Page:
Dr. David MacQuigg, President Open-mail.org Stopping Email Abuse – An Engineer’s Perspective University of Arizona ECE 596c August 2006 How the Email System Works Actors, Agents, Terminology Email Identities, Authentication Methods Reputation/Accreditation Systems
Actors include Users and AgentsUsers include Authors and RecipientsAgents include Senders, Receivers and Forwarders
Forwarders include: Recipient's Forwarders (most common)
Sender's and Receiver’s Forwarders Open Relays (banned)
Routers are Invisible to Email – We depend on them only to preserve IP source and destination addresses.
Authentication stops forgery.
IP-based Authentication (SPF, SenderID, CSV, PTR):
Domain owner provides a list of authorized IP addresses.
Fast, minimum mail-transfer overhead.
Signature-based Authentication (DKIM):
Domain owner provides a Public Key via a secure channel.
Messages are signed with the related Private Key.
End-to-end protocol allows arbitrary forwarding.
The Border is the only interface with no established trust relationship.
"Mail Transfer Agent (MTA)" is a commonly-used term for a mail-handling program. A typical mailflow involves mutliple MTAs for each Agent. We will use "Agent" to mean an individual or organization, and "MTA" to mean a program or process.
"Border MTAs" include "Transmitters" and "Receiving MTAs" or "receivers". Transmitters have a special role in limiting spam and abuse in outgoing mail, and in ensuring valid identities associated with that mail. Receiving MTAs have a special role in rejecting mail with forged identities.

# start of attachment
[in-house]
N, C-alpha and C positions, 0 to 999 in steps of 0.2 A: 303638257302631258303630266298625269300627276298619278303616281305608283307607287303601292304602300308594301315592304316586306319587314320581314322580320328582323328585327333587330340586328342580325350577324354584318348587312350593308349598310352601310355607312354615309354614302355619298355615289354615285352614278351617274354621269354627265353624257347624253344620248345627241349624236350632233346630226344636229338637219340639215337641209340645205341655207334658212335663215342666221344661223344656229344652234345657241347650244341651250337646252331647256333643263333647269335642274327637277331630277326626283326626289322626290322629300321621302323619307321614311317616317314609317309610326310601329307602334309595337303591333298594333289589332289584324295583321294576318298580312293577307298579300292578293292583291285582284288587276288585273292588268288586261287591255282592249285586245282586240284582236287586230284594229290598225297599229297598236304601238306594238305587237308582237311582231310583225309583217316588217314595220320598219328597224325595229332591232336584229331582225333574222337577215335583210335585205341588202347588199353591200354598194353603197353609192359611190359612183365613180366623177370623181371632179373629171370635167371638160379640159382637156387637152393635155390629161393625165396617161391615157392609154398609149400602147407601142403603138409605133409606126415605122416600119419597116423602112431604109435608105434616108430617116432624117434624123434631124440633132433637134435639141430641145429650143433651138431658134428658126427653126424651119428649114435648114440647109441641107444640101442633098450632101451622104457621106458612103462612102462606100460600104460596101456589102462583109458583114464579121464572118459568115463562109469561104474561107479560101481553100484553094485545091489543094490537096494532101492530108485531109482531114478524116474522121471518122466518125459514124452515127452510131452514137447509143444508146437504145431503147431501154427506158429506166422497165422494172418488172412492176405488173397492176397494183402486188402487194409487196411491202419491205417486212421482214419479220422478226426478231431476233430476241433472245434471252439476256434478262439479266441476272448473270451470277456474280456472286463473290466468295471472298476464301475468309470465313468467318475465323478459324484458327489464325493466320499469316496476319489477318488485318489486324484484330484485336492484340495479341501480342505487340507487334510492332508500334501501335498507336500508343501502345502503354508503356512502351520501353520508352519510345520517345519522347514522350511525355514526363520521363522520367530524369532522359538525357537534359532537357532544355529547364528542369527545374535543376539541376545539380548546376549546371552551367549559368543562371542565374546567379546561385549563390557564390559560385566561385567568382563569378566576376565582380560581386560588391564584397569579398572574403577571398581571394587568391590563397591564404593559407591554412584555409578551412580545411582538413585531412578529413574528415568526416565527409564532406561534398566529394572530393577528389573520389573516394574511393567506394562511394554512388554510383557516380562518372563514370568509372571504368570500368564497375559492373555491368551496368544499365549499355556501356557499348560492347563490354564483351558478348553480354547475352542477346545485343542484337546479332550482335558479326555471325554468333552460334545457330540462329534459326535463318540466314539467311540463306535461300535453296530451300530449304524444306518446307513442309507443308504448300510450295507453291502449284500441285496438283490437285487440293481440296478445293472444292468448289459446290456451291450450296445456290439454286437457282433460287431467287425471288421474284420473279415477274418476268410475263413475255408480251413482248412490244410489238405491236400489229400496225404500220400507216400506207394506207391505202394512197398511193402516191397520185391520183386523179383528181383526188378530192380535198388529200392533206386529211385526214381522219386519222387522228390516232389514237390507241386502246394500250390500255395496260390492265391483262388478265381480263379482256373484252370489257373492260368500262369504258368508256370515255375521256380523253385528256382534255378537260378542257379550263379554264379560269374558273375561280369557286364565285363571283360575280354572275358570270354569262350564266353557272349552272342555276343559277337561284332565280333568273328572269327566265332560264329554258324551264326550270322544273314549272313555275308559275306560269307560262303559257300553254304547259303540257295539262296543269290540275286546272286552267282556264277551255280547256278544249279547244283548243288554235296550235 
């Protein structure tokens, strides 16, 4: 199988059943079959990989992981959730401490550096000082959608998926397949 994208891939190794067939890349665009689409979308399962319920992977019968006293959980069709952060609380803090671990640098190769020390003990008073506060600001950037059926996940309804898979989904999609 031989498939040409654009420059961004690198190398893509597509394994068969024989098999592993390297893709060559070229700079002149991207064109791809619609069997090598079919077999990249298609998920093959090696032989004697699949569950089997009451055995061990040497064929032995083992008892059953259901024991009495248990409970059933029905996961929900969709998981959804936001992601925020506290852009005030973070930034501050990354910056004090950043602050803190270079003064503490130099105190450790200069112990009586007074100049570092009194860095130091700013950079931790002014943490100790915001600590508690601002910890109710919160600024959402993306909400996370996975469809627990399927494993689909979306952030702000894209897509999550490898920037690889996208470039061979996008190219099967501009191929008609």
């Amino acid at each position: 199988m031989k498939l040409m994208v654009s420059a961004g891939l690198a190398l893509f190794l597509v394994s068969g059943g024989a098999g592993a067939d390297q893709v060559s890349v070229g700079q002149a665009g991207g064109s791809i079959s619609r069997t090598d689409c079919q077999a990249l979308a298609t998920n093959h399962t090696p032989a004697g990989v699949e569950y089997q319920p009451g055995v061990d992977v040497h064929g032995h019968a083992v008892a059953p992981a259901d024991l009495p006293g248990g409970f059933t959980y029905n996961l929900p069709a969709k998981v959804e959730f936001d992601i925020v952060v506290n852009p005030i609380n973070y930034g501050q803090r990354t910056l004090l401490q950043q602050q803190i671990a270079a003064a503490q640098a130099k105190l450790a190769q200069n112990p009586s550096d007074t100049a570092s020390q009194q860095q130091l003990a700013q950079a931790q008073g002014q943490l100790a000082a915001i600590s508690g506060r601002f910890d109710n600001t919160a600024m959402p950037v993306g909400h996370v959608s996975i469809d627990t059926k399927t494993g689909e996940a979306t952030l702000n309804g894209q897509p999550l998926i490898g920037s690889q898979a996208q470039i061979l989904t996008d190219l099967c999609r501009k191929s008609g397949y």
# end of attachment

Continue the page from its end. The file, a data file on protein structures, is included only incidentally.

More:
Other programs with special roles include the Sender's MSA (Mail Submission Agent), the Receiver's MDA (Mail Distribution Agent), and the User's MUA (Mail User Agent). Again, we will use the acronyms to avoid confusion over the word Agent.
$ telnet open-mail.org 25
220 open-mail.org ESMTP Sendmail 8.13.1/8.13.1; Wed, 30 Aug 2006 07:36:42 -0400
250 open-mail.org Hello ip068.subnet71.gci-net.com [18.104.22.168], pleased to meet you
250 2.1.0 <firstname.lastname@example.org>... Sender ok
250 2.1.5 <email@example.com>... Recipient ok
354 Enter mail, end with "." on a line by itself
From: Dave\r\nTo: Test Recipient\r\nSubject: SPAM SPAM SPAM\r\n\r\nThis is message 1 from our test script.\r\n.\r\n
250 2.0.0 k7TKIBYb024731 Message accepted for delivery
221 2.0.0 open-mail.org closing connection
6 Network Owner
Envelope Addresses: Return Address Recipient Addresses
Header Addresses: From Address Reply-To Address
ID Owner publishes:
_auth.example.com. TXT "method=SPF,DK helo=192.168.92.216-8"
The Registry publishes:
example.com.s-id.net. TXT "svc=X1:A,S2:A mth=SPF+5,DK+3 ip4=192.168.92.216-8"
The ID owner has complete control of the Registry record, except for data from the Rating Services, and the numbers showing how many DNS queries it took to run the method.
Which authentication methods are used depends on what the Sender offers, and what the Receiver will accept. The Registry has no favorite method.
HELO addresses can be checked without any authentication method.
Need real data !!
Hurdles that anti-spam systems must avoid or overcome,
in order of decreasing severity:
(Turn off your spam filters and ... )
$200B annual benefit of email $20B cost of abuse 100M users x ($.25/day deleting spam + $100/yr false rejects) $2B benefit to anti-spam industry 100 companies x $20M/yr $0.2B benefit to spammers 10K spammers x $20K/yr $0.02B cost of an effective authentication/reputation system 10M users x $2/yr 100K companies x $200/yr (90% internal, 10% external services)
A short list of the most useful books and articles on the technology underlying email.